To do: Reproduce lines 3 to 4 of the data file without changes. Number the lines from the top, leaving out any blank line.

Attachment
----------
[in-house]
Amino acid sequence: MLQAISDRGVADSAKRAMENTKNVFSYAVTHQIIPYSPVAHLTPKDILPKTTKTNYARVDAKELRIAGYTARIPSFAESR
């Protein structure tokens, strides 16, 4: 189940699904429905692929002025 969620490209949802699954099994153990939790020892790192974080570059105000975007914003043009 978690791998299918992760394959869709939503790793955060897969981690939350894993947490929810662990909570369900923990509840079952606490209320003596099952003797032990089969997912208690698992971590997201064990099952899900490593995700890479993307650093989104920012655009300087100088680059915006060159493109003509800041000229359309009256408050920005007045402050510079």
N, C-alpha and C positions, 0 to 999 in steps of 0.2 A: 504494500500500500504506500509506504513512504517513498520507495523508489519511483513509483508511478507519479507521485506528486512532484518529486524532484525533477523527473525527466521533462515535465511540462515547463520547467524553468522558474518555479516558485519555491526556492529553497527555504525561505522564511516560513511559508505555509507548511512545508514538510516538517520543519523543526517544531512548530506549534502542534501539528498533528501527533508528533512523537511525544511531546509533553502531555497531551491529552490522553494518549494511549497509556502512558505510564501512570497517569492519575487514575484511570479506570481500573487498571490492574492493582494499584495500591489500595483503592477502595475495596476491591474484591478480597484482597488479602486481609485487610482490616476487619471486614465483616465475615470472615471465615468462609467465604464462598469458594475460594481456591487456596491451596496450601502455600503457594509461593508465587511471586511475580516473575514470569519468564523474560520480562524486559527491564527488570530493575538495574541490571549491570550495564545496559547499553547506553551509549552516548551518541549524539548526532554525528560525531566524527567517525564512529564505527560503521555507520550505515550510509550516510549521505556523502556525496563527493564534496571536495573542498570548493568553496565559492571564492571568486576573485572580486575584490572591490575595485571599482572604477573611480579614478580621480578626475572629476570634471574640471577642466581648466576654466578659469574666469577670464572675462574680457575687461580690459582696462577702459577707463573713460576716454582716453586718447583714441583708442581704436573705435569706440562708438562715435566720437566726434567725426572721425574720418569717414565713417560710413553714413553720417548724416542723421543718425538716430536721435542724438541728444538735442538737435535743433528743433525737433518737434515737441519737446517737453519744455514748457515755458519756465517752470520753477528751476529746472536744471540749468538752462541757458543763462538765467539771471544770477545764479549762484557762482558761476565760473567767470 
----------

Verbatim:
């Protein structure tokens, strides 16, 4: 189940699904429905692929002025 969620490209949802699954099994153990939790020892790192974080570059105000975007914003043009 978690791998299918992760394959869709939503790793955060897969981690939350894993947490929810662990909570369900923990509840079952606490209320003596099952003797032990089969997912208690698992971590997201064990099952899900490593995700890479993307650093989104920012655009300087100088680059915006060159493109003509800041000229359309009256408050920005007045402050510079």
N, C-alpha and C positions, 0 to 999 in steps of 0.2 A: 504494500500500500504506500509506504513512504517513498520507495523508489519511483513509483508511478507519479507521485506528486512532484518529486524532484525533477523527473525527466521533462515535465511540462515547463520547467524553468522558474518555479516558485519555491526556492529553497527555504525561505522564511516560513511559508505555509507548511512545508514538510516538517520543519523543526517544531512548530506549534502542534501539528498533528501527533508528533512523537511525544511531546509533553502531555497531551491529552490522553494518549494511549497509556502512558505510564501512570497517569492519575487514575484511570479506570481500573487498571490492574492493582494499584495500591489500595483503592477502595475495596476491591474484591478480597484482597488479602486481609485487610482490616476487619471486614465483616465475615470472615471465615468462609467465604464462598469458594475460594481456591487456596491451596496450601502455600503457594509461593508465587511471586511475580516473575514470569519468564523474560520480562524486559527491564527488570530493575538495574541490571549491570550495564545496559547499553547506553551509549552516548551518541549524539548526532554525528560525531566524527567517525564512529564505527560503521555507520550505515550510509550516510549521505556523502556525496563527493564534496571536495573542498570548493568553496565559492571564492571568486576573485572580486575584490572591490575595485571599482572604477573611480579614478580621480578626475572629476570634471574640471577642466581648466576654466578659469574666469577670464572675462574680457575687461580690459582696462577702459577707463573713460576716454582716453586718447583714441583708442581704436573705435569706440562708438562715435566720437566726434567725426572721425574720418569717414565713417560710413553714413553720417548724416542723421543718425538716430536721435542724438541728444538735442538737435535743433528743433525737433518737434515737441519737446517737453519744455514748457515755458519756465517752470520753477528751476529746472536744471540749468538752462541757458543763462538765467539771471544770477545764479549762484557762482558761476565760473567767470 